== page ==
Indiana’s Failing Schools
What happens to salvage a failing school district? Gary, Indiana is one example. Because of its $100 million debt, it was taken over by the state. Right on its heels is example #2: Muncie, Indiana, which was labeled “financially impaired” by the state after misspending a $10 million bond–irreversibly.
In response, Indiana House Bill 1315 aims to monitor schools in danger of falling into financial distress. If a school sets off the bill’s indicators of financial failure, the Distressed Unit Appeals Board votes on whether the state should take over the district. If the vote is in favor of such a takeover, this bill strips the district’s school board of many of its powers, following Muncie and Gary as models. These boards forfeit their power to fire and hire the superintendent and are reduced to meeting only twice per year. The bill even provides that a new school board can be appointed by the state.
To facilitate the appointment of this new board, Indiana House Bill 1315 allows universities to fill in where elected school boards have lost power. This July, Ball State University took over Muncie Community Schools. A university takeover of a public-school district has happened only once before in this country with Boston University (BU) assuming responsibility of the schools of nearby Chelsea, MA. But how did this take-over fair?
The Historic Precedent: Boston University Takes on Chelsea Schools
Unlike in the case of Muncie, where the takeover was opposed by the local school board, a simple vote by Chelsea officials gave BU control of failing Chelsea schools in 1989. Not everyone embraced the school district takeover with open arms, of course. The teachers’ union felt that the shift of public functions to a private body violated Massachusetts Constitution and sued to block the deal. Hispanic student activists also sued, saying their community was not thoroughly engaged in the decision-making process. And, of course, some elected School Board and Committee members did not appreciate outsiders coming to manage their community.
However, the benefits of partnering a failing school district with a skilled, dynamic, well-regarded school of education became obvious. After about 20 years of BU’s control, students were more likely to graduate from high school than to drop out, elementary and middle schools had art and music programs, and high school students were offered a multitude of Advanced Placement classes.
None of these improvements or statistics had existed in such favorable form prior to the university takeover. BU’s school of education made professional development “rigorous and relevant,” a 2008 Boston Globe article states. Another obvious improvement was that the district’s special education department was finally in compliance with state and federal guidelines.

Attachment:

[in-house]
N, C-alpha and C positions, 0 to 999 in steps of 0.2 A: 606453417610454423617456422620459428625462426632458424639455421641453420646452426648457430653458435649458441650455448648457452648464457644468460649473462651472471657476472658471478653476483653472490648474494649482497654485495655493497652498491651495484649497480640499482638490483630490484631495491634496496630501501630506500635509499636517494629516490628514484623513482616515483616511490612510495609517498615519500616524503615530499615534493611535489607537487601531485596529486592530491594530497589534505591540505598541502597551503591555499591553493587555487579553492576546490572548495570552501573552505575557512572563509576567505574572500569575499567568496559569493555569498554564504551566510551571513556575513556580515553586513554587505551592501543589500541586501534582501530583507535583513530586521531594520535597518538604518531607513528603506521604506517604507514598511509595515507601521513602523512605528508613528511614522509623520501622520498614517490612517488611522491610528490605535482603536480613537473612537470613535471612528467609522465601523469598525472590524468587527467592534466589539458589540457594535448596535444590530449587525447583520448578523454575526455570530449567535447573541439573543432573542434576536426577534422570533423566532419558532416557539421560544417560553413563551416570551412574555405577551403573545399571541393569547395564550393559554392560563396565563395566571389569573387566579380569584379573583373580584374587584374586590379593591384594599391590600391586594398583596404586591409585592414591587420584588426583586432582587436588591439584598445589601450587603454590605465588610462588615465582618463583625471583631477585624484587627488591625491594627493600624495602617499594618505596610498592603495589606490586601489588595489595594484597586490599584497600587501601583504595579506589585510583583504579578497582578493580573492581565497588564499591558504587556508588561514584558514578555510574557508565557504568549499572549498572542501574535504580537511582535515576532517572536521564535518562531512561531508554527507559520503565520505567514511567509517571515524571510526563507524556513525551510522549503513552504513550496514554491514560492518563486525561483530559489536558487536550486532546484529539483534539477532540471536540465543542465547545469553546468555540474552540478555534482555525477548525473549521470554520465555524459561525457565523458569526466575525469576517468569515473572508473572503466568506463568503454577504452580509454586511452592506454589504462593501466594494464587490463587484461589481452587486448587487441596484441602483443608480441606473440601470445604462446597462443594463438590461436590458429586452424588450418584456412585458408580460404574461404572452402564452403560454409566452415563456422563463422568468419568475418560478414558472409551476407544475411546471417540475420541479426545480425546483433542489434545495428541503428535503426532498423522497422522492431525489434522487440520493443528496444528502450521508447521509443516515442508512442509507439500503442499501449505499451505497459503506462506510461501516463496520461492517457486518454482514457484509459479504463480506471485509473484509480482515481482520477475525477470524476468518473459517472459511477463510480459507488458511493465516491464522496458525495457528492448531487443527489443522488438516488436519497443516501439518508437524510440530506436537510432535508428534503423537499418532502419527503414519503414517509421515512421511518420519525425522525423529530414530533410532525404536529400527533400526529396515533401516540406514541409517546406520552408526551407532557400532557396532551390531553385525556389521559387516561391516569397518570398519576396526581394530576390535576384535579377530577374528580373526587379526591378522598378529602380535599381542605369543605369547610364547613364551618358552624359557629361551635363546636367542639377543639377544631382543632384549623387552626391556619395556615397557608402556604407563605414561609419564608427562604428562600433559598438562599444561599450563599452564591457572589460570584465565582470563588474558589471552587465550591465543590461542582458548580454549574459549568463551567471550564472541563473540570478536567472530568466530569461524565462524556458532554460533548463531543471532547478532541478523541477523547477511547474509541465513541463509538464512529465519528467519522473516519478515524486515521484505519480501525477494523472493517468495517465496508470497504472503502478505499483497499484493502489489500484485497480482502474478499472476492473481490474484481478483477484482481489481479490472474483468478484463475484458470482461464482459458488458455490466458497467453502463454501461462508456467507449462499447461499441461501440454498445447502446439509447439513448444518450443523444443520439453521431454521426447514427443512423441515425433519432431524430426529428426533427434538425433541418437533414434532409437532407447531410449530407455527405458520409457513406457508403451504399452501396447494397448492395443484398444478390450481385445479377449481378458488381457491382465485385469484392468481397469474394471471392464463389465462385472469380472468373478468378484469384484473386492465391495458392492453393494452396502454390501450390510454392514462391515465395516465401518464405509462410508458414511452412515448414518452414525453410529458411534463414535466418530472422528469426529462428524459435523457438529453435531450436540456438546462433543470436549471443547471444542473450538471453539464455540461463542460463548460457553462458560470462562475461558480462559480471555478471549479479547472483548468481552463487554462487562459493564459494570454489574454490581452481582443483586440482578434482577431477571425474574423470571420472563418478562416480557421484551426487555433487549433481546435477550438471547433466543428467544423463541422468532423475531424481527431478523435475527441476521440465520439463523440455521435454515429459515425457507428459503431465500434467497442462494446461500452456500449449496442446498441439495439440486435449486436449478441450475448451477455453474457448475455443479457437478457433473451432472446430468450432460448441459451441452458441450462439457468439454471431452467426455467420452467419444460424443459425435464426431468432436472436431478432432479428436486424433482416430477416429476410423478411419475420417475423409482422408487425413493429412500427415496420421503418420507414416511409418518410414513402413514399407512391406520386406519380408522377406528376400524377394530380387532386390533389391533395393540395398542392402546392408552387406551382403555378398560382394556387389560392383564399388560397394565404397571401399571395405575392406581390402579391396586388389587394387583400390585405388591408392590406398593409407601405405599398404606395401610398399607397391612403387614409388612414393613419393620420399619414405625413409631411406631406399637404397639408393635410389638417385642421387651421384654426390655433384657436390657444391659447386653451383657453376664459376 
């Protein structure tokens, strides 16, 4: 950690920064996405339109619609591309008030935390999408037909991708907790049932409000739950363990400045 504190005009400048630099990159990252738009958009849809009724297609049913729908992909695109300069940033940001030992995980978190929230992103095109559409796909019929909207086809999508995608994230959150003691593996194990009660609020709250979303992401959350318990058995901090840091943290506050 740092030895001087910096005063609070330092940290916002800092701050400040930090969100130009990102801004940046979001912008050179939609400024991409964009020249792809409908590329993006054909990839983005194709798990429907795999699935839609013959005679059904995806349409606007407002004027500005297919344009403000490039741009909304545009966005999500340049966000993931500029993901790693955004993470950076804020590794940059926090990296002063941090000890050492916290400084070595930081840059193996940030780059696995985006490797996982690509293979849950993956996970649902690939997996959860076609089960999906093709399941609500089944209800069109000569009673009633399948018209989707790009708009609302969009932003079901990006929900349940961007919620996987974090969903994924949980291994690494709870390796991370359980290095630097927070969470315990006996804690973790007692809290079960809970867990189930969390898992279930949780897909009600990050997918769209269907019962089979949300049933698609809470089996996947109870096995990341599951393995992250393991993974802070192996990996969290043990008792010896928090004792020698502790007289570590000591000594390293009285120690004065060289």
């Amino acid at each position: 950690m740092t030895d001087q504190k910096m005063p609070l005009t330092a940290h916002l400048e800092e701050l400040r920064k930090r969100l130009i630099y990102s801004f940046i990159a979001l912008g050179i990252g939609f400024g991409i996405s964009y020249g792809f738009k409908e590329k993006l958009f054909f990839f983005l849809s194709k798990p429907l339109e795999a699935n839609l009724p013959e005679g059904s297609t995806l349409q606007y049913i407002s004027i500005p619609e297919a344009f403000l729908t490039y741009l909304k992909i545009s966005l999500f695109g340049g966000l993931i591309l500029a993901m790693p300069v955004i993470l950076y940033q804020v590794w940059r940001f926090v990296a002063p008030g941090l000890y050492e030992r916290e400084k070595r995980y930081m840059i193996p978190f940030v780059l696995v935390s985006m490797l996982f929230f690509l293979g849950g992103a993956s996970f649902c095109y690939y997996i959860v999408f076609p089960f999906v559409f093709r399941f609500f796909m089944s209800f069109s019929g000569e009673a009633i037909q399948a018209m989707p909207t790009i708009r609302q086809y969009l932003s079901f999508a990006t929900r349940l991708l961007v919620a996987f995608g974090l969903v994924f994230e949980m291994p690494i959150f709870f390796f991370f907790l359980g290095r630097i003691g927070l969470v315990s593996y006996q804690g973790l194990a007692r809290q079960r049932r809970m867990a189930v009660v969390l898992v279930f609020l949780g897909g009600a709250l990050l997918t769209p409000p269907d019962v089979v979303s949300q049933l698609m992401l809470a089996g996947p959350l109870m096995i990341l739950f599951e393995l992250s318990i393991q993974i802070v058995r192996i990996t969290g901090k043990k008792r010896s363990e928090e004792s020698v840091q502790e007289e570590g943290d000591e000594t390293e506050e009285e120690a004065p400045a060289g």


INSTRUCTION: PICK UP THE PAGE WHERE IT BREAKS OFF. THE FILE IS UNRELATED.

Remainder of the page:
The takeover was not a panacea. Expectedly, Chelsea schools still had problems when the school district regained control in 2008. Only a third of third graders earned proficient scores in 2007 state reading exams, despite BU’s emphasis on early childhood education. Of eighth-graders, 58 percent failed state math tests.
Less than thirty percent of Chelsea high school grads said they planned on attending a four-year university. Nonetheless, then president of BU John Silber believed that the takeover was a success, though they did not accomplish everything they had set out to. After all, the school district finally had its head above water when it was drowning in debt and student failure.
The Next Steps: Statewide University Management Expertise for Struggling Public Schools?
Boston University’s school of education had the resources, knowledge and networks necessary to save a failing school district. As a school of medicine would provide aid to impoverished communities, so can schools of education, John Silber notes in the ‘08 Boston Globe article. This historic private university, state sanctioned takeover solution is a pertinent example for universities across the country, especially where the university is public–not private, as is Ball State University. Unlike private universities, public ones have duties to the surrounding community and state that funds them.
Additionally, many public universities are surrounded by local schools in dire need like those in Muncie. It would be ironic for a school like Ball State, founded as a teaching college, to sit back and watch its local feeder schools closing or failing. Thanks to this innovative law, Indiana public universities can now repay their duty to their surrounding school districts. As Ball State relies on the City of Muncie to supply its streets, sewers, and feeder schools, Ball State can now step in and use its expertise to support the surrounding public-school systems.
The question remains open as to whether Ball State could use its school management expertise in failing schools hundreds of miles away. Further, discussion must be had on whether a private school like Notre Dame could be put in charge of a nearby or far away failing public school system under this unprecedented Indiana law, but each of the possibilities is promising!